With all the hoopla about violence in video games following the Newtown, Connecticut shooting and the devastating loss of 28 people, I thought we’d visit this question in this week’s Friday Free-for-All. Should kids play Star Wars: The Old Republic? It turns out the answer can be as individual as the child.
Gaming with your family can be tremendous fun. When I purchased The Beatles Rock Band, I invited my then 69-year-old dad, my sister and her fiance over to game with our family, which includes a teen and pre-teen. We spent the evening trading off instruments, singing, laughing, and enjoying our time together. It will forever be a treasured moment for me. If you have not gamed with your family members, you are missing an extraordinary opportunity to connect with them.
This brings us to the main question–should kids play SWTOR? While the game is rated Teen, some kids can play at a younger age. There are a number of things parents should keep in mind before letting their kids, even teens, play the game.
First, does your child have some underlying health problems, like ADD/ADHD, insomnia, night terrors, anxiety, depression, autism spectrum disorder, or epilepsy? If so, you should consult your child’s pediatrician or health care provider for more advice. My daughter has ADHD, and she needs a good hour and a half with no media prior to bedtime. She has to have the down time or she has problems sleeping. Some people with epilepsy find that a strobe-type flashing in games will trigger seizures. You as the parent might need to play SWTOR yourself in order to screen the game for any areas that might be problematic for your child. Your health care provider will evaluate your child and provide you better advice than anyone else can on your child’s specific issues and gaming. You may have to limit game time to specific hours or days to prevent health problems.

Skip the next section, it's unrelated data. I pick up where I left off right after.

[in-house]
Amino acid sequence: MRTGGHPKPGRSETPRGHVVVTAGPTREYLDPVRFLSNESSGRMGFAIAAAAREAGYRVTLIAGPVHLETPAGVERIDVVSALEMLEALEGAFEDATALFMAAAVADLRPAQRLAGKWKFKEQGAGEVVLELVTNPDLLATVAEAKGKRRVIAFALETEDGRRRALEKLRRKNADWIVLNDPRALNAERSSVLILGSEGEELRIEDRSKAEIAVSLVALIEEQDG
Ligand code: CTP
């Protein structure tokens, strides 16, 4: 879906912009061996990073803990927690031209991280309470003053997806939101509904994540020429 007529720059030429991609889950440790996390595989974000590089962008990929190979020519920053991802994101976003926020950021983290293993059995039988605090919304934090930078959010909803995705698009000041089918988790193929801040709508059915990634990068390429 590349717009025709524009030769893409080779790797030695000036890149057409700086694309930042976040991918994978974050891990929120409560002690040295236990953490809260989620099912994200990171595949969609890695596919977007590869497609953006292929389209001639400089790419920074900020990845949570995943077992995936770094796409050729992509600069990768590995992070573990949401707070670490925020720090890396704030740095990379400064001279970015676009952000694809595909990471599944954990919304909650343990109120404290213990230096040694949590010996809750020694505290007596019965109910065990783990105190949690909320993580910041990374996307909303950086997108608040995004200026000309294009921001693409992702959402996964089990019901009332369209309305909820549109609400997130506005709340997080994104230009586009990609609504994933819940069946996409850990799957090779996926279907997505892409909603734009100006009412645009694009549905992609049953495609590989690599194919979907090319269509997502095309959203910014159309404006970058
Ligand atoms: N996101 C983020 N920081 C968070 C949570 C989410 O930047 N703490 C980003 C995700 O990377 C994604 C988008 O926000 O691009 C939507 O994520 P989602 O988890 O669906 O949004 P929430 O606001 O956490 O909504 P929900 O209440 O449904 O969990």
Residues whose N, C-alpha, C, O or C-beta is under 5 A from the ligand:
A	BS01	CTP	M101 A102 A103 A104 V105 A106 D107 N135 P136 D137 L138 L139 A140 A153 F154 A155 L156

Does your child have problems with specific fears? Let’s face it, while most of the monsters’ appearances in SWTOR are fairly tame compared to some other games, some of them could be very frightening for kids with specific phobias. The Colicoid insects are not exactly arachnophobe friendly, for example.
Can your child handle some of the more mature themes? Some of the choices in SWTOR are pretty black-and-white. Some of the Dark side choices, however, involve committing violence against innocent people, dealing with slavery, and willful killing. While the brutality is not explicit in many cases, it certainly is implicit in many of the Imperial stories, and even some of the Republic storylines. In addition, the Smuggler storyline can include a lot of ‘fooling around’. Sex scenes are never shown, of course, but it’s something a parent wants to keep in mind when deciding if his or her child can deal appropriately with those quest and dialogue choices. Some kids can handle these issues fine. Some are not yet mature enough. Only you as a parent can know for sure.